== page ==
At Peter the Great’s command, the new capital of the Russian Empire was founded on the banks of the Neva. The court was to be transferred from Moscow and it moved in all its finery to the new imperial city.
A key part of the court were the royal jewelers, whose aim was to demonstrate the Tsars’ greatness with brilliant gold and precious stones, rather than merely decorate their belongings.
As the decades passed and St. Petersburg grew ever larger and richer, the court became more and more magnificent. Master artisans from all over Europe went there with the hope ‘of getting good luck and titles’. Under the reign of the Empress Elizabeth a diamond store was founded in the city, and was soon attended by the fashionable members of the court.
During the reign of Catherine II, the newly founded institution of ‘Her Imperial Majesty’s Cabinet’ took over the administration of the diamond shop, which was situated in Bolshya Morskaya Street at that time. From then until the end of the Russian Empire the Cabinet dealt with the property affairs of the Imperial House. As the Cabinet’s structure and staff developed, the term ‘the court jeweler’ first appeared.
The family of Carl Faberge, an outstanding jeweler, experienced religious persecution in France and were forced to leave the country. They travelled throughout Europe until, at the beginning of 1840, they settled in the capital of Russia. Thanks to his talent as a jeweler and his organizational skills, Faberge founded a prosperous jewelry firm and gained a distinguished position among local jewelers.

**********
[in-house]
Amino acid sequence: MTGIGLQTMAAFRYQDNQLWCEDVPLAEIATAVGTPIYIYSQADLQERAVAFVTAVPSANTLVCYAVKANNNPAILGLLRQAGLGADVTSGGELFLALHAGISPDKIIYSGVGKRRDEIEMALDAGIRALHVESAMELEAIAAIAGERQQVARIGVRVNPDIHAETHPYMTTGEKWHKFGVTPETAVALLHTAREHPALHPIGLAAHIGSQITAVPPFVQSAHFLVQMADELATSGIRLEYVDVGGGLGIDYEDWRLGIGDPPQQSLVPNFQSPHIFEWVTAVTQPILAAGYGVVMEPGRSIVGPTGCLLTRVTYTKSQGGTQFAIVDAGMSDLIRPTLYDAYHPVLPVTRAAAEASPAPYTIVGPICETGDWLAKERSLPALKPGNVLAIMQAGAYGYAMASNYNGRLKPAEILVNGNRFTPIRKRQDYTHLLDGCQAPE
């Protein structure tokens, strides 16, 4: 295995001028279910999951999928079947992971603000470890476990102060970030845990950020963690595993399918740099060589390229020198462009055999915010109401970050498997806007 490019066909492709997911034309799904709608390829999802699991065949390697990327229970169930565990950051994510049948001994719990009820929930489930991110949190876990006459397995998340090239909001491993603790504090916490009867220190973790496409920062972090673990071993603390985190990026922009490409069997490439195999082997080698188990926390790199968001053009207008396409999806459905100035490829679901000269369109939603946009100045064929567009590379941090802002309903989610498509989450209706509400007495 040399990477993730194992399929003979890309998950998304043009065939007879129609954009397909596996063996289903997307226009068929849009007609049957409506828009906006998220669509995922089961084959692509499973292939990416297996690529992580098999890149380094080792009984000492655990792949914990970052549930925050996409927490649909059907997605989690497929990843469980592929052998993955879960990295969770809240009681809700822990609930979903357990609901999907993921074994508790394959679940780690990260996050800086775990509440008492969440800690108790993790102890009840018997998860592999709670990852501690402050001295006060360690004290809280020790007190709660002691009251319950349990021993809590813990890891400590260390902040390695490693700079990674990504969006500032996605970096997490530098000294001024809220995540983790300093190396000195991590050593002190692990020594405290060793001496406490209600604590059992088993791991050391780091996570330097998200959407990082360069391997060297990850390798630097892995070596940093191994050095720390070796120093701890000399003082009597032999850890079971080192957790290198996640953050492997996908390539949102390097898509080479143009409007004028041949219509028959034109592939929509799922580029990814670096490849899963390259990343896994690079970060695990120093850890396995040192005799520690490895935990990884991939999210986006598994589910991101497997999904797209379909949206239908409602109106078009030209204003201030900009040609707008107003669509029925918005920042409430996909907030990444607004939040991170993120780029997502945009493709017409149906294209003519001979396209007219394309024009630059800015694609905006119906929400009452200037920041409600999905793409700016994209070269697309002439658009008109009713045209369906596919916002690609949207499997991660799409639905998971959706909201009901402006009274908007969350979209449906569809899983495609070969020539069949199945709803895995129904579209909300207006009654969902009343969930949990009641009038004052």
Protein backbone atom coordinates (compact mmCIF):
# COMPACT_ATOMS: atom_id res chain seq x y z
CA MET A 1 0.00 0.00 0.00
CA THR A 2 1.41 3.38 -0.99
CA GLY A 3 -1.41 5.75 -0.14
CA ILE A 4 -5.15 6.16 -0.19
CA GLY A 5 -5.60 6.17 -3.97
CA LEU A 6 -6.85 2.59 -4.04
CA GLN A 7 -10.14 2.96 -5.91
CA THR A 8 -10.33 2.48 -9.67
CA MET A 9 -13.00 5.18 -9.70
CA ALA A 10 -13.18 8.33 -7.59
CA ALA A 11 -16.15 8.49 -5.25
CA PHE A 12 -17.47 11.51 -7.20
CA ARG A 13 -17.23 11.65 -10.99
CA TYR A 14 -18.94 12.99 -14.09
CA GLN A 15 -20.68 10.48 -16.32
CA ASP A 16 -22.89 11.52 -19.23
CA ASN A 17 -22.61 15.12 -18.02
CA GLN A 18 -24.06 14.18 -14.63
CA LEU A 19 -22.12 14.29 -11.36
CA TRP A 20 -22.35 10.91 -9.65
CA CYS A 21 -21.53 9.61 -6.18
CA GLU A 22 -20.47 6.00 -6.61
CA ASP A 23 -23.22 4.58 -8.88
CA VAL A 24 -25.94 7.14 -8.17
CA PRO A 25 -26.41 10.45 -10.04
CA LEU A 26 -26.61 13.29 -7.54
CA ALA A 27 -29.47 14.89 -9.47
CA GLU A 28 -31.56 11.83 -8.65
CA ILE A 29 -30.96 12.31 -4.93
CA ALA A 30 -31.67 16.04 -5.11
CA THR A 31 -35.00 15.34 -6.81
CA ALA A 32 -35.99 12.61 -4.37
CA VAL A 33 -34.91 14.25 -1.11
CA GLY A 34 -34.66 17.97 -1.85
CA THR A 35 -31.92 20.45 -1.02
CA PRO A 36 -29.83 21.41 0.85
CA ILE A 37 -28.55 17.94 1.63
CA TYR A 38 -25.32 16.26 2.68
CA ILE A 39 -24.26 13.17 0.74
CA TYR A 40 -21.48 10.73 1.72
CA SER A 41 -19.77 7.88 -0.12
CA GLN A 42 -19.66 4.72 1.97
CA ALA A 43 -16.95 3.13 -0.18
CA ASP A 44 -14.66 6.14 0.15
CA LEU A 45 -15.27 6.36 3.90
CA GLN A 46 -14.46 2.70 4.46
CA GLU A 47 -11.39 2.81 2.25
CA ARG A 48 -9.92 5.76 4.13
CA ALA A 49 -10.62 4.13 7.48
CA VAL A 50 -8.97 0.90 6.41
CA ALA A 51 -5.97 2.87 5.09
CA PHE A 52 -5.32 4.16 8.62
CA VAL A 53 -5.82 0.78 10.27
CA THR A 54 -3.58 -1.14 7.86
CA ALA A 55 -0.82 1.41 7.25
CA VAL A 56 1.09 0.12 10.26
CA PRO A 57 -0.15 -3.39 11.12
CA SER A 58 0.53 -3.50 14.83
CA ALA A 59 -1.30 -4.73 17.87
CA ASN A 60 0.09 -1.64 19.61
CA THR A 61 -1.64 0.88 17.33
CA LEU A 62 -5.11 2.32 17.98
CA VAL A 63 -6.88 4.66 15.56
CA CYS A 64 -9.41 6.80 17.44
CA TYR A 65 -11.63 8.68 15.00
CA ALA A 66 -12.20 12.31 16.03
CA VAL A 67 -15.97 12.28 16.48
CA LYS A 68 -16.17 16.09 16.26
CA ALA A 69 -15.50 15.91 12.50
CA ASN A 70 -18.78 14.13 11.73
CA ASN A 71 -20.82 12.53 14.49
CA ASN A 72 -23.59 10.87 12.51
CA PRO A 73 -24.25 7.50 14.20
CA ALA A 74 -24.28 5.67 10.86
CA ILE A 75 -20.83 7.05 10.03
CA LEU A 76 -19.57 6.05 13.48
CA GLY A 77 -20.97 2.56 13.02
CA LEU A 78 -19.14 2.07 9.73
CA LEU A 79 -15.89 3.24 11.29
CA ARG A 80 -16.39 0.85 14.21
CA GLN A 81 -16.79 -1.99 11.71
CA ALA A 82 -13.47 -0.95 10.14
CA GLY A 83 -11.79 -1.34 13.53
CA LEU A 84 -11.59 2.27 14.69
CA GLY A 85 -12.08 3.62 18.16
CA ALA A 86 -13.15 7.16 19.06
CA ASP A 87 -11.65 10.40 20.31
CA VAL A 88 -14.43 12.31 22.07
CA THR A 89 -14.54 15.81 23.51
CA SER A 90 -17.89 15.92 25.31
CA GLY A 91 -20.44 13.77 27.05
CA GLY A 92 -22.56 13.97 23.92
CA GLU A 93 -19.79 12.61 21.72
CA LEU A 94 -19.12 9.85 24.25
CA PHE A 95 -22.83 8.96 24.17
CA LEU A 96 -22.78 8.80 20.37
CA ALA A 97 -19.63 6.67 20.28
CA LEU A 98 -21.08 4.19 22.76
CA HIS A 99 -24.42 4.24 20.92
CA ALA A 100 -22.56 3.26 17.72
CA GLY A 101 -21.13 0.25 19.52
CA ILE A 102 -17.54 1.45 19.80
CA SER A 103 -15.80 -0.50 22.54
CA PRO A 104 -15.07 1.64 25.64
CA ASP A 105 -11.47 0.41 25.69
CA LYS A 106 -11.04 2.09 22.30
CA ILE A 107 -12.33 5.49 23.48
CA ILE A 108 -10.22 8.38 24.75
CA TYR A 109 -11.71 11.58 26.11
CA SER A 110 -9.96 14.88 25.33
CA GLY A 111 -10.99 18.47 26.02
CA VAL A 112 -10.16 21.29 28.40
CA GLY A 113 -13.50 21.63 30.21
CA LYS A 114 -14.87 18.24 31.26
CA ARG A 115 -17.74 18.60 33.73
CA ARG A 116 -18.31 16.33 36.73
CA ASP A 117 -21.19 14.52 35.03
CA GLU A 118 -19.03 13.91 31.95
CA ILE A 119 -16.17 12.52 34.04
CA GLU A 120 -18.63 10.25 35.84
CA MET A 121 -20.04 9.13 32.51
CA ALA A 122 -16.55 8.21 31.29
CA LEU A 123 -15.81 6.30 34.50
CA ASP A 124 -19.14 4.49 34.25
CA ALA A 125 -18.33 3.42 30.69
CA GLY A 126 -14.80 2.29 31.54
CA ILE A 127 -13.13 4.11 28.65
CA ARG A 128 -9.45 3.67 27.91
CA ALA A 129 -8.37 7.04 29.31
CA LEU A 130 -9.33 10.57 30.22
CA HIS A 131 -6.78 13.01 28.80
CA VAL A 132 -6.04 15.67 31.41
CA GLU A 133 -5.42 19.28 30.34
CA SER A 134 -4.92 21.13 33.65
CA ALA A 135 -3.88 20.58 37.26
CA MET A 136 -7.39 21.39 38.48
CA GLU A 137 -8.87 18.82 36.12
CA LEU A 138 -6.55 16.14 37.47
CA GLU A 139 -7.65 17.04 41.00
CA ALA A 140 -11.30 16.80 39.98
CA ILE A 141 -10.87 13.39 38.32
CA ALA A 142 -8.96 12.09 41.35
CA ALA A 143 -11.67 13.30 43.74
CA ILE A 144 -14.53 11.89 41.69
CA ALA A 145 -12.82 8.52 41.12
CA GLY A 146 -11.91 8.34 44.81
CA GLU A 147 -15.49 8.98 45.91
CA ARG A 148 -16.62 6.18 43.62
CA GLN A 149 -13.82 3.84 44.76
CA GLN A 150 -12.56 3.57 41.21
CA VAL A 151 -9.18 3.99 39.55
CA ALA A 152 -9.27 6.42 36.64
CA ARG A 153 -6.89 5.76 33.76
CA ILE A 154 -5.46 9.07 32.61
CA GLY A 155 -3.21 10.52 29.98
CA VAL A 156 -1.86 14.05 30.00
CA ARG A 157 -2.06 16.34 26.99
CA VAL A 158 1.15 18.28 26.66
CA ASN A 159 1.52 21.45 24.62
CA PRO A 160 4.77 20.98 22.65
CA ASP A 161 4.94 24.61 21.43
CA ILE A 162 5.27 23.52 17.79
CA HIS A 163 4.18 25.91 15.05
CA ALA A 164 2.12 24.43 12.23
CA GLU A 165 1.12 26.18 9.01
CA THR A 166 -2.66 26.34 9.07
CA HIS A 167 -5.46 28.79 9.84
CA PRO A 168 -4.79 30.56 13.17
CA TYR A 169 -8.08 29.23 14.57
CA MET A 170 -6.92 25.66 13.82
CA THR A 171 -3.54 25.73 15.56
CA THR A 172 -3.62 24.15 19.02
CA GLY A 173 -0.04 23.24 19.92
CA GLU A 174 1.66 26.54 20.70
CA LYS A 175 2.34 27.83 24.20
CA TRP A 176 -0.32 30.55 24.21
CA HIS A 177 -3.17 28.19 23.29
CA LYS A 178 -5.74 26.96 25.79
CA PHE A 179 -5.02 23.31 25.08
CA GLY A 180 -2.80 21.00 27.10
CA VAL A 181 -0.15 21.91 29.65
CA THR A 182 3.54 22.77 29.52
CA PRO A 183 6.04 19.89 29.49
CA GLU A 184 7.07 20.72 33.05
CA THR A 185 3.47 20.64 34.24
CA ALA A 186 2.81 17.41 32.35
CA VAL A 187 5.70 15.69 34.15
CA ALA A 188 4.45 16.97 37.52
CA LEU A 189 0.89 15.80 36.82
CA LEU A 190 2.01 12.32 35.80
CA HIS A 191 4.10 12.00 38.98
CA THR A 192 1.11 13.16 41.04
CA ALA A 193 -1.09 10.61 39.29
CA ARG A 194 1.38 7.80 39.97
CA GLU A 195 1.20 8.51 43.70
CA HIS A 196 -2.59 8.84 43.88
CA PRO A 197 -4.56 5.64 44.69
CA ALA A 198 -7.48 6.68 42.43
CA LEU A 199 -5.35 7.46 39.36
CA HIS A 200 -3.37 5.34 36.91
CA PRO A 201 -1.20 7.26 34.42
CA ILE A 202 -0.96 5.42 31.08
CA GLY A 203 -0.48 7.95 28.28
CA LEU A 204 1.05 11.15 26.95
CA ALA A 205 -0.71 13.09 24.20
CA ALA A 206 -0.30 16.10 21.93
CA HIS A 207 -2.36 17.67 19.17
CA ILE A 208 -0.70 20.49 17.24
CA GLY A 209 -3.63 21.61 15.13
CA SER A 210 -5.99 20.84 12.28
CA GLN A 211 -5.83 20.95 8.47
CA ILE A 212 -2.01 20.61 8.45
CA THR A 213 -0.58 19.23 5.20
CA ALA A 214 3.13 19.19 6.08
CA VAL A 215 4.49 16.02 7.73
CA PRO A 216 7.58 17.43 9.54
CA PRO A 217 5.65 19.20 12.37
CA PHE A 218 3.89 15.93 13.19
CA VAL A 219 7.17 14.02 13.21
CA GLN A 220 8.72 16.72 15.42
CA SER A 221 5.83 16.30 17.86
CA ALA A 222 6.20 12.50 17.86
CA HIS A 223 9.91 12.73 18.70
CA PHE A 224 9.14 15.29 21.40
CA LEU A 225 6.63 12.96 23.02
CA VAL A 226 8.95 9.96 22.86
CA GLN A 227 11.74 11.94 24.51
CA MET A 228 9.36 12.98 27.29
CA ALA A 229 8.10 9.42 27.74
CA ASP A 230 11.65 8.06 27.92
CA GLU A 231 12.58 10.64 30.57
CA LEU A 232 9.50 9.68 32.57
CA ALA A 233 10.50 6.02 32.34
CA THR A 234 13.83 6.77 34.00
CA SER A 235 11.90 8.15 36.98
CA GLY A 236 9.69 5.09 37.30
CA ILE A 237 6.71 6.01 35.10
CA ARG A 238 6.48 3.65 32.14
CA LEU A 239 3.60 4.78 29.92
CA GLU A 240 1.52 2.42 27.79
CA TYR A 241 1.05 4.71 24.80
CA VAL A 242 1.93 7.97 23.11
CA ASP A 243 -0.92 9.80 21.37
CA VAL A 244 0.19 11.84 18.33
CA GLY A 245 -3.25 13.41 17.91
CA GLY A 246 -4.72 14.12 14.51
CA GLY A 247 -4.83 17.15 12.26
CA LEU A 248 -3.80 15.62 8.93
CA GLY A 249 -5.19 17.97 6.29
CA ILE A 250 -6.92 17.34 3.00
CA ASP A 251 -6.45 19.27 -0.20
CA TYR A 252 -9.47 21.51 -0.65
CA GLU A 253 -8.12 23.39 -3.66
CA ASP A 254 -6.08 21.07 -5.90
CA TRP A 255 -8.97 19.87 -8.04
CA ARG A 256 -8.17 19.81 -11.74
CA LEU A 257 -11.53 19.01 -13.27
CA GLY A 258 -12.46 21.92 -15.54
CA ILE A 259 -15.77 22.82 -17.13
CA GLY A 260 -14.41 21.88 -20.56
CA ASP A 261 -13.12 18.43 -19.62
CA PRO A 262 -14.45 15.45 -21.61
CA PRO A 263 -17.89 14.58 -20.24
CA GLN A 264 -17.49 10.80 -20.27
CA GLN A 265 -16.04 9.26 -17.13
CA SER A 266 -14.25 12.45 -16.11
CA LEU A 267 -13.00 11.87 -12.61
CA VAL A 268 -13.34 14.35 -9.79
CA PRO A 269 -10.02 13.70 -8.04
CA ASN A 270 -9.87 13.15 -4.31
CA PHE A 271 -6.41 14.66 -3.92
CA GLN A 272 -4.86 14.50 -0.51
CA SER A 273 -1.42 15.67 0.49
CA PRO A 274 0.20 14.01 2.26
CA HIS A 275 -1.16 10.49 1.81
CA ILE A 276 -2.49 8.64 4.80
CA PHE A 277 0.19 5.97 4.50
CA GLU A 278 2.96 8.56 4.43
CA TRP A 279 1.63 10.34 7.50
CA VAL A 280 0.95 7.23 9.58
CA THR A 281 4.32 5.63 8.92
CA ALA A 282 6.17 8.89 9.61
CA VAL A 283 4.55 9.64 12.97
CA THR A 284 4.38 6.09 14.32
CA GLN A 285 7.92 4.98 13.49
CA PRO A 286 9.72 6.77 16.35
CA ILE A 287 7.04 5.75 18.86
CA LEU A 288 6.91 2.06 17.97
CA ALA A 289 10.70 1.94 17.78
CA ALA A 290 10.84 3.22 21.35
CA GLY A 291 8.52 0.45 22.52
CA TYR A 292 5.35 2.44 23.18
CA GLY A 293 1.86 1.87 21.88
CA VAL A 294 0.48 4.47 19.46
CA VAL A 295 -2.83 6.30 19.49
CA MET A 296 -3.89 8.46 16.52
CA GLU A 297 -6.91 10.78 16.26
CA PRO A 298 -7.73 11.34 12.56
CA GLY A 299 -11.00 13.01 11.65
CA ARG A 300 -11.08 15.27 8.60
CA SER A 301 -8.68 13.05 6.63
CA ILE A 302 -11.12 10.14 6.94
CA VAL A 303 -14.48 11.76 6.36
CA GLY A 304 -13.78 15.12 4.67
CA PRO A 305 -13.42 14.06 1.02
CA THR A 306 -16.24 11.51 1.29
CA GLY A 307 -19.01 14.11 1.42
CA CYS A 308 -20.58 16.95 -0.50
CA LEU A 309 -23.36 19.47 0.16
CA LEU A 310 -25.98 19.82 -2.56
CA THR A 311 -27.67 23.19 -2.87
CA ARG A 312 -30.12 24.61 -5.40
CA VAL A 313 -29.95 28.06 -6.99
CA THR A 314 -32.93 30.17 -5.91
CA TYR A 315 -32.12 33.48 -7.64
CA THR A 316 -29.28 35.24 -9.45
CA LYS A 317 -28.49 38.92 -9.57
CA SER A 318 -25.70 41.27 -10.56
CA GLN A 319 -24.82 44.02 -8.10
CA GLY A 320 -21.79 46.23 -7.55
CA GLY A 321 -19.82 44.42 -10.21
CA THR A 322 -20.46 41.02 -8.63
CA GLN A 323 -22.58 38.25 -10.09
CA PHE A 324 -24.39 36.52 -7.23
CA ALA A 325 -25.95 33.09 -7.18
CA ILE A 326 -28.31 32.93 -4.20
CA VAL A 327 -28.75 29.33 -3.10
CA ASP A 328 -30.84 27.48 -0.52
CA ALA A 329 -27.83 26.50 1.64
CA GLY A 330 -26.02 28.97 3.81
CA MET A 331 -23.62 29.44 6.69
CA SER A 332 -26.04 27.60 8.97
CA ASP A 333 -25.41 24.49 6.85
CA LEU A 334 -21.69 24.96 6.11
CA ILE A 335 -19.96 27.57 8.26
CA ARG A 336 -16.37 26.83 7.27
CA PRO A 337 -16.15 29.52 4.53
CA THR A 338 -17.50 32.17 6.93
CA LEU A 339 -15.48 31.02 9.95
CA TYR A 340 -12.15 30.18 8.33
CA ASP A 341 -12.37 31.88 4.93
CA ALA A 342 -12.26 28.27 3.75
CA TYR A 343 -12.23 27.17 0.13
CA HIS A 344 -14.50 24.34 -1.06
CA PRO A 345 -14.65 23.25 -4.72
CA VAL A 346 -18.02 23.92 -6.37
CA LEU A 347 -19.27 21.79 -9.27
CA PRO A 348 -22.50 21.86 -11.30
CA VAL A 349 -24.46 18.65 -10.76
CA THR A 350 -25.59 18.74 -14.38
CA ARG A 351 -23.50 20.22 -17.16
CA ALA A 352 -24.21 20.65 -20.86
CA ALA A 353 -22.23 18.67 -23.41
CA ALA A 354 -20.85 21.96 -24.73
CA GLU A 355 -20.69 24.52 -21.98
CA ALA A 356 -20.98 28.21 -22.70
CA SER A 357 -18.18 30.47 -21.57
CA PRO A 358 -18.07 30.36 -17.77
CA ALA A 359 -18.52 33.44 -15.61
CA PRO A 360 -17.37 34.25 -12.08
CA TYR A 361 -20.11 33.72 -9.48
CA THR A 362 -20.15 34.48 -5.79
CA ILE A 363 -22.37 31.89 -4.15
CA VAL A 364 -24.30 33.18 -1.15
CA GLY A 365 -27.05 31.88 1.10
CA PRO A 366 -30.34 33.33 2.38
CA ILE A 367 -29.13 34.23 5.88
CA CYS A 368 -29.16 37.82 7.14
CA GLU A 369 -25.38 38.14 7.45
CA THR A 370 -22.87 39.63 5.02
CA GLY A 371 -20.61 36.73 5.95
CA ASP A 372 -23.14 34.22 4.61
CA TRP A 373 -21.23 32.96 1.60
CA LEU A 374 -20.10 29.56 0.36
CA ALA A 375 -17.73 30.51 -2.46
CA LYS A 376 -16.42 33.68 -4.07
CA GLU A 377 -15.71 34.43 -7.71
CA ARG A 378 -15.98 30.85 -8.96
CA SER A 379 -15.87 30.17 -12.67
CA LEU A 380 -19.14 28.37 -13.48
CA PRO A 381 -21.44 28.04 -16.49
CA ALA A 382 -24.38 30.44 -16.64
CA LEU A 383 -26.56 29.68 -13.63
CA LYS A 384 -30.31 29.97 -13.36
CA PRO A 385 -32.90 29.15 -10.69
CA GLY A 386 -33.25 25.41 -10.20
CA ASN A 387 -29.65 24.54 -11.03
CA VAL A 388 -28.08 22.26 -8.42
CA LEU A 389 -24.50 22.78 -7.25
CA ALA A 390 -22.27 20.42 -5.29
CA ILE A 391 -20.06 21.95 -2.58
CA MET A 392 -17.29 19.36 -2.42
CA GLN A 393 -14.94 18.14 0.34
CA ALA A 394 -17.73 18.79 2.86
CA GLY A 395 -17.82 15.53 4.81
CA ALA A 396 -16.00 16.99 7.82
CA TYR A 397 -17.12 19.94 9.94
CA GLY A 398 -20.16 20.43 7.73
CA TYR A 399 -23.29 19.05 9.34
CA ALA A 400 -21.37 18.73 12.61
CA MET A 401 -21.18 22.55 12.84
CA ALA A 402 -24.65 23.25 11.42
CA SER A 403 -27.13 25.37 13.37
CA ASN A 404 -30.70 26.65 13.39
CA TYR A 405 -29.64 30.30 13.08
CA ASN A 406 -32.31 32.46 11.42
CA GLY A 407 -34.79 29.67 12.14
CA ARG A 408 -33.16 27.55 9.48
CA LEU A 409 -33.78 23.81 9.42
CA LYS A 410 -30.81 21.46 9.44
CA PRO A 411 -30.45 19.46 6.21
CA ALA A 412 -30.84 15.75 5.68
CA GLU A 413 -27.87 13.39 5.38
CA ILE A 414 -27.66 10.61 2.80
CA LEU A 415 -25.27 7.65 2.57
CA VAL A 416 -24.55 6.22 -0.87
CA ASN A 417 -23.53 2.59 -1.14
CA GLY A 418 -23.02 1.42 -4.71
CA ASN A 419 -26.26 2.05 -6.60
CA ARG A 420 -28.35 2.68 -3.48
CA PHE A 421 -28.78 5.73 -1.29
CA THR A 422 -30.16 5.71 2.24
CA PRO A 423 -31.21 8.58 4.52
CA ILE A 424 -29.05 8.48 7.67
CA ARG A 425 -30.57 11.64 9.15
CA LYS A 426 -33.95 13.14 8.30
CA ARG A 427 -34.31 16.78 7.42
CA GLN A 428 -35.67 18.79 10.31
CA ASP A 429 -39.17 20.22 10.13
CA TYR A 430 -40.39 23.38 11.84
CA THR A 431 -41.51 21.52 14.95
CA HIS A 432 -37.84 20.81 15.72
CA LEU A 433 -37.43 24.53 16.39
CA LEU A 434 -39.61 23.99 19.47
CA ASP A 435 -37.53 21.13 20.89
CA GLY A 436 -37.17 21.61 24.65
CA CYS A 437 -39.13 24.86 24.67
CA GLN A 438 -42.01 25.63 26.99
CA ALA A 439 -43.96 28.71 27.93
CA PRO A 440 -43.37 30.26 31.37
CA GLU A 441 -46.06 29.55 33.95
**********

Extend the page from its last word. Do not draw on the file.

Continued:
Several decades later, in 1900, at the Paris World Fair, the descendent of this migrant jeweler received the highest honors of the French government, and covered the name of Faberge with unfading glory.
Carl Faberge began the development of the European style of jewelry in the art of shaping precious stones. His creative work was the result of blending eastern and western sources, and was a complex symbiosis of the two cultural traditions. This was a characteristic example of the mature culture of St. Petersburg, where the traditions of Western Europe culture blossomed into unique forms in the Russian soil.
Faberge, following Western European models, was a natural phenomenon in St. Petersburg. Working almost every day in the Hermitage for approximately 20 years, Faberge had the possibility to study the treasures stored in the Jewelry Gallery. Articles of many different styles passed through his hands as he restored, repaired and cleaned them. These included ancient gold jewelry and Chinese, articles made by the German silversmith Dinglinger, mechanical clocks made by the English master clockmaker James Cox, as well as enamel made by jewelers from Paris and Geneva.
As a result of his long studies, Faberge could pattern his work on creating molds, ornaments and the technical methods used by Renaissance, Baroque and Empire masters.